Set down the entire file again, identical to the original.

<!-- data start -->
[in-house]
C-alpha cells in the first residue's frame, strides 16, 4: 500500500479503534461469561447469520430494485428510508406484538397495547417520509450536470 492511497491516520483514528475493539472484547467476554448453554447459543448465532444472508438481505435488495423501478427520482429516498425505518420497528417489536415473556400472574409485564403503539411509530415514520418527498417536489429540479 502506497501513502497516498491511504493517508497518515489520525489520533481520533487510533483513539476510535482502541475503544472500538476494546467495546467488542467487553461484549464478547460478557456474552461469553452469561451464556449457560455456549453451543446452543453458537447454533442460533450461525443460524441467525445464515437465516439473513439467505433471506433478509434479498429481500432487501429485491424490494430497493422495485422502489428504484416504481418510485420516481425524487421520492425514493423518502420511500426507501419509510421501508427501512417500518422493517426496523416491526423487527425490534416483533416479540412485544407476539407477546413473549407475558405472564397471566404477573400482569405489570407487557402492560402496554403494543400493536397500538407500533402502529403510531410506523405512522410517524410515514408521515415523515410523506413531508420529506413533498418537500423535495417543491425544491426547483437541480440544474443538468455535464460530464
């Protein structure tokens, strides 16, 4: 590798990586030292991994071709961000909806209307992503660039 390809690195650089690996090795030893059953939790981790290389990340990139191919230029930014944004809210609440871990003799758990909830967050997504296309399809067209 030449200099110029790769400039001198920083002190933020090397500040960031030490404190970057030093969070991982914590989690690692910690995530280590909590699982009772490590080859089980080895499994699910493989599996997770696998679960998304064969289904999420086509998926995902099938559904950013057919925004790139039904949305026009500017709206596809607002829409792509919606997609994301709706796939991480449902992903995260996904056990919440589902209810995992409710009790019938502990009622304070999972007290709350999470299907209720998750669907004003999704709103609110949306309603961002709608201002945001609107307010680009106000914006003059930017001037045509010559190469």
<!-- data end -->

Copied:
[in-house]
C-alpha cells in the first residue's frame, strides 16, 4: 500500500479503534461469561447469520430494485428510508406484538397495547417520509450536470 492511497491516520483514528475493539472484547467476554448453554447459543448465532444472508438481505435488495423501478427520482429516498425505518420497528417489536415473556400472574409485564403503539411509530415514520418527498417536489429540479 502506497501513502497516498491511504493517508497518515489520525489520533481520533487510533483513539476510535482502541475503544472500538476494546467495546467488542467487553461484549464478547460478557456474552461469553452469561451464556449457560455456549453451543446452543453458537447454533442460533450461525443460524441467525445464515437465516439473513439467505433471506433478509434479498429481500432487501429485491424490494430497493422495485422502489428504484416504481418510485420516481425524487421520492425514493423518502420511500426507501419509510421501508427501512417500518422493517426496523416491526423487527425490534416483533416479540412485544407476539407477546413473549407475558405472564397471566404477573400482569405489570407487557402492560402496554403494543400493536397500538407500533402502529403510531410506523405512522410517524410515514408521515415523515410523506413531508420529506413533498418537500423535495417543491425544491426547483437541480440544474443538468455535464460530464
């Protein structure tokens, strides 16, 4: 590798990586030292991994071709961000909806209307992503660039 390809690195650089690996090795030893059953939790981790290389990340990139191919230029930014944004809210609440871990003799758990909830967050997504296309399809067209 030449200099110029790769400039001198920083002190933020090397500040960031030490404190970057030093969070991982914590989690690692910690995530280590909590699982009772490590080859089980080895499994699910493989599996997770696998679960998304064969289904999420086509998926995902099938559904950013057919925004790139039904949305026009500017709206596809607002829409792509919606997609994301709706796939991480449902992903995260996904056990919440589902209810995992409710009790019938502990009622304070999972007290709350999470299907209720998750669907004003999704709103609110949306309603961002709608201002945001609107307010680009106000914006003059930017001037045509010559190469």